What a 50/30/20 budget looks like

Choosing the 50/30/20 method for dividing your paycheck is slightly more involved but still very straightforward.

Using the example above, if you receive a bimonthly paycheck of $2,500, your allocations will be as follows:

  • Savings: $2,500 x 20% = $500
  • Needs: $2,500 x 50% = $1,250
  • Wants: $2,500 x 30% = $750

Again, you can save on autopilot by setting up automatic transfers from your checking to your savings or brokerage accounts. To ensure your needs and wants are in balance, you’ll need to tally up your spending and determine which are needs and wants.

Needs include:

  • Car payments
  • Car insurance and maintenance
  • Gasoline and transit passes
  • Cell phone bills
  • Rent and mortgage payments
  • Groceries
  • Insurance
  • Utilities

Wants include:

  • Entertainment
  • Subscription streaming services
  • Gym memberships
  • Shopping

If you add up your expenses and your spending and find that your wants and needs aren’t in balance with the 30/50 division suggested, you can alter your budget to bring it into balance.

The bottom line

A prosperous financial future isn’t about picking the right stocks or riding a cryptocurrency all the way to the moon. While these aspects of financial management may help you grow your net worth, it’s way more important to have solid fundamentals.

You can’t get much more basic than establishing a solid savings routine by paying yourself first. Paying yourself first or dividing your paycheck lets you start saving in a pain-free way. There are plenty of other ways to budget, from zero-based budgeting to the envelope method. Still, this is a super-flexible strategy that prioritizes your financial goals, while giving you lots of breathing room.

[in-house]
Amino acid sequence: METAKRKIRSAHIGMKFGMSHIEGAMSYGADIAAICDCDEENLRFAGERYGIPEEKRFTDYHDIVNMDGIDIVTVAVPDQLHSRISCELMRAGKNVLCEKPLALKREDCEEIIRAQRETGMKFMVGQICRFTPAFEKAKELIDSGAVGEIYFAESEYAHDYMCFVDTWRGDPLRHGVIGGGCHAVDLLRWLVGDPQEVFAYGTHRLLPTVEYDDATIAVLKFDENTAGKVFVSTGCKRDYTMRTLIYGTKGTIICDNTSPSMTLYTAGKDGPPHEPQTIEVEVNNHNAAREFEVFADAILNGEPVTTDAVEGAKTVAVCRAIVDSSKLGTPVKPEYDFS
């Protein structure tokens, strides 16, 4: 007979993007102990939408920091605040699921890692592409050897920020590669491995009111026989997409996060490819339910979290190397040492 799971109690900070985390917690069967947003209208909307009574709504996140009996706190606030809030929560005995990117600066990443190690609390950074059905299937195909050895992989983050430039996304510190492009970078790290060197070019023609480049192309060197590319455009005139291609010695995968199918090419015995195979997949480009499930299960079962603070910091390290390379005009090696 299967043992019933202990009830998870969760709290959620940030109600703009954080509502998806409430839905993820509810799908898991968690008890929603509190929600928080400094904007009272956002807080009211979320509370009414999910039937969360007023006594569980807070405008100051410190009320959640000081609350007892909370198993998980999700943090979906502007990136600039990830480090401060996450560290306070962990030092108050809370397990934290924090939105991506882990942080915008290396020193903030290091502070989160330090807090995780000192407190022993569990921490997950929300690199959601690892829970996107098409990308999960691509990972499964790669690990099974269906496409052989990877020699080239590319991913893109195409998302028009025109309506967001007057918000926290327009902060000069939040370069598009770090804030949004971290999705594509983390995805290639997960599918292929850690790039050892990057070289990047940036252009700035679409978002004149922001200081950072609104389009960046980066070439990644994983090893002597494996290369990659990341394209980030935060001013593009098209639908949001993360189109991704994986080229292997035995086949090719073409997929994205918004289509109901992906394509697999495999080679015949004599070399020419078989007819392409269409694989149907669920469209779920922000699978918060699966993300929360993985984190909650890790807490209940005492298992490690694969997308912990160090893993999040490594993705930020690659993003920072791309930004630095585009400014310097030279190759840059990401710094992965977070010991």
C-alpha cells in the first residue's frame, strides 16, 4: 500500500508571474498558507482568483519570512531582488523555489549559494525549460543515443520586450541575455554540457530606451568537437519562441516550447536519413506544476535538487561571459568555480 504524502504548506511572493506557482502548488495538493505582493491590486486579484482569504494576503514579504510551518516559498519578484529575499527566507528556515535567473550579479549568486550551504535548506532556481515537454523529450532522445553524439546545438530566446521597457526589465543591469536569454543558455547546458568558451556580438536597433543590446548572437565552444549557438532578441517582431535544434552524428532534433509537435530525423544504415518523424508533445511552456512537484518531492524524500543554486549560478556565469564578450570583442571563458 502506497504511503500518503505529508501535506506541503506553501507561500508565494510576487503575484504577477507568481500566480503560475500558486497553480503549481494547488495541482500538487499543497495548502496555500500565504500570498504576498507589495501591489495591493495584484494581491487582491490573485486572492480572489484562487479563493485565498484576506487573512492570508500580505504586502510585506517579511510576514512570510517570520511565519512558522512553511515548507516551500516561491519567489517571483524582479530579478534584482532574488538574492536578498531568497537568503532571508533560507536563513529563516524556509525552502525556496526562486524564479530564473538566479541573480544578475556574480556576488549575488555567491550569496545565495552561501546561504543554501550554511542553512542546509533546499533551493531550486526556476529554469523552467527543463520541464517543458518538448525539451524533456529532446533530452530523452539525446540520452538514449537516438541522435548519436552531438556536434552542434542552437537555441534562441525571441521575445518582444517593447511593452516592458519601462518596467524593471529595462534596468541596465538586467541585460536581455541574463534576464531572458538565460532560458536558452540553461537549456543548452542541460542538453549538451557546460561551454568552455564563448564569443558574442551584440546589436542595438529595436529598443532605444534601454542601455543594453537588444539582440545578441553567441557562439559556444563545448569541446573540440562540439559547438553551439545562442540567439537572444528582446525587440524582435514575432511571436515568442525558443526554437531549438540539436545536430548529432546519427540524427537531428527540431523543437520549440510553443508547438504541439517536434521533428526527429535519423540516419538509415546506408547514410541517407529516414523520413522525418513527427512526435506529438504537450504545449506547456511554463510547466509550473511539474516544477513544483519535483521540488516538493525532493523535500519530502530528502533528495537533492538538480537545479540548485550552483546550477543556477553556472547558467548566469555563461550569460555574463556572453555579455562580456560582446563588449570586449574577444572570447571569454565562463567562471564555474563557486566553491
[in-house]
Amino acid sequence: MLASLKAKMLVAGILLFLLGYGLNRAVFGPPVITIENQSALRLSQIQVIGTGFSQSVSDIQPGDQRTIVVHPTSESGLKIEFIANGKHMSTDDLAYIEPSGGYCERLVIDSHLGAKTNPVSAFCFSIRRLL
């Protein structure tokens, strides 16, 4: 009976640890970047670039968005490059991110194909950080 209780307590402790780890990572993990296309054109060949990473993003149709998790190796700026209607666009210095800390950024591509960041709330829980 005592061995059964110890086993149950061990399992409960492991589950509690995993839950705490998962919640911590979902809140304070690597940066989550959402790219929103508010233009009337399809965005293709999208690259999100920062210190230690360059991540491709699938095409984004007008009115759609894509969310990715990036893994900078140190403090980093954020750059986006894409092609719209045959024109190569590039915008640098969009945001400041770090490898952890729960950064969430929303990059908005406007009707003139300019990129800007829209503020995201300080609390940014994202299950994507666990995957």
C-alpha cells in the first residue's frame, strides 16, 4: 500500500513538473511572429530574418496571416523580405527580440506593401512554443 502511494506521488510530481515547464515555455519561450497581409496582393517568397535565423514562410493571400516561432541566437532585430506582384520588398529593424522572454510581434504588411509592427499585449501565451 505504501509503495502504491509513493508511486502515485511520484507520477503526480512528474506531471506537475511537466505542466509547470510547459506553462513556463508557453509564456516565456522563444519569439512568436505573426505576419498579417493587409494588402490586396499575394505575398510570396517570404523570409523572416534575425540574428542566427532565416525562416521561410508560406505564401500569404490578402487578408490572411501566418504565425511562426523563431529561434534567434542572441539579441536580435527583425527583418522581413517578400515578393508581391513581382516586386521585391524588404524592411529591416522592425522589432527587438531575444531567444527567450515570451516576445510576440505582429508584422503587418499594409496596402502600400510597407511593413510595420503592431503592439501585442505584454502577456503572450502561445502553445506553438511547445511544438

Now that's what we call a win-win.

Discover the power of FreeCash – your ticket to easy money

Dive into a world of rewards at FreeCash where earning cash is as simple as a click. No gimmicks, just real cash for your time. Join the community of earners today and watch your wallet grow effortlessly.

Make Money Now
Jordann Brown Freelance Contributor

Jordann Brown is a millennial money expert and personal finance blogger based in Nova Scotia, Canada.


The content provided on Moneywise is information to help users become financially literate. It is neither tax nor legal advice, is not intended to be relied upon as a forecast, research or investment advice, and is not a recommendation, offer or solicitation to buy or sell any securities or to adopt any investment strategy. Tax, investment and all other decisions should be made, as appropriate, only with guidance from a qualified professional. We make no representation or warranty of any kind, either express or implied, with respect to the data provided, the timeliness thereof, the results to be obtained by the use thereof or any other matter.